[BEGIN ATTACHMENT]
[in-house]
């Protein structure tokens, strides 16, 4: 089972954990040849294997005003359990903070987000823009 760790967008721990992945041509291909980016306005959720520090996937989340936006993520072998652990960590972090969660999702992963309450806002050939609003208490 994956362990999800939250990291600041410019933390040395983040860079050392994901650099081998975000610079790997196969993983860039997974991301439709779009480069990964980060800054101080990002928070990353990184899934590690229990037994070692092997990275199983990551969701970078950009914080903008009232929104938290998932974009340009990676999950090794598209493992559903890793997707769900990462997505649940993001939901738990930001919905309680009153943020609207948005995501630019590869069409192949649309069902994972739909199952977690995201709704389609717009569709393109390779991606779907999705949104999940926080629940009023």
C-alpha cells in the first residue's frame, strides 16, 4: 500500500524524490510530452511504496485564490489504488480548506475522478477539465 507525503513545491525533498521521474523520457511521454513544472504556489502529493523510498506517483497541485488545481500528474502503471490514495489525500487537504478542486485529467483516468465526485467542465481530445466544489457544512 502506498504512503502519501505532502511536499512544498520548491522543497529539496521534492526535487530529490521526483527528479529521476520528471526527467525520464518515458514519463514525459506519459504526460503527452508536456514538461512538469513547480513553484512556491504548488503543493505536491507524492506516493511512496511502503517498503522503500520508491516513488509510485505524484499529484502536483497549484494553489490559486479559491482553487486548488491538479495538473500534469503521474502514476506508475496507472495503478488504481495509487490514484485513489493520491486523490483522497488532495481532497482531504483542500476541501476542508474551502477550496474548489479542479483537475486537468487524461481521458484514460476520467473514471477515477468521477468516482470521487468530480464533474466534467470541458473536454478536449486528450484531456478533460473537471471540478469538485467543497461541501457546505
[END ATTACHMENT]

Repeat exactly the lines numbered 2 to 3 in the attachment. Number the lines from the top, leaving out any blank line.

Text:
């Protein structure tokens, strides 16, 4: 089972954990040849294997005003359990903070987000823009 760790967008721990992945041509291909980016306005959720520090996937989340936006993520072998652990960590972090969660999702992963309450806002050939609003208490 994956362990999800939250990291600041410019933390040395983040860079050392994901650099081998975000610079790997196969993983860039997974991301439709779009480069990964980060800054101080990002928070990353990184899934590690229990037994070692092997990275199983990551969701970078950009914080903008009232929104938290998932974009340009990676999950090794598209493992559903890793997707769900990462997505649940993001939901738990930001919905309680009153943020609207948005995501630019590869069409192949649309069902994972739909199952977690995201709704389609717009569709393109390779991606779907999705949104999940926080629940009023």
C-alpha cells in the first residue's frame, strides 16, 4: 500500500524524490510530452511504496485564490489504488480548506475522478477539465 507525503513545491525533498521521474523520457511521454513544472504556489502529493523510498506517483497541485488545481500528474502503471490514495489525500487537504478542486485529467483516468465526485467542465481530445466544489457544512 502506498504512503502519501505532502511536499512544498520548491522543497529539496521534492526535487530529490521526483527528479529521476520528471526527467525520464518515458514519463514525459506519459504526460503527452508536456514538461512538469513547480513553484512556491504548488503543493505536491507524492506516493511512496511502503517498503522503500520508491516513488509510485505524484499529484502536483497549484494553489490559486479559491482553487486548488491538479495538473500534469503521474502514476506508475496507472495503478488504481495509487490514484485513489493520491486523490483522497488532495481532497482531504483542500476541501476542508474551502477550496474548489479542479483537475486537468487524461481521458484514460476520467473514471477515477468521477468516482470521487468530480464533474466534467470541458473536454478536449486528450484531456478533460473537471471540478469538485467543497461541501457546505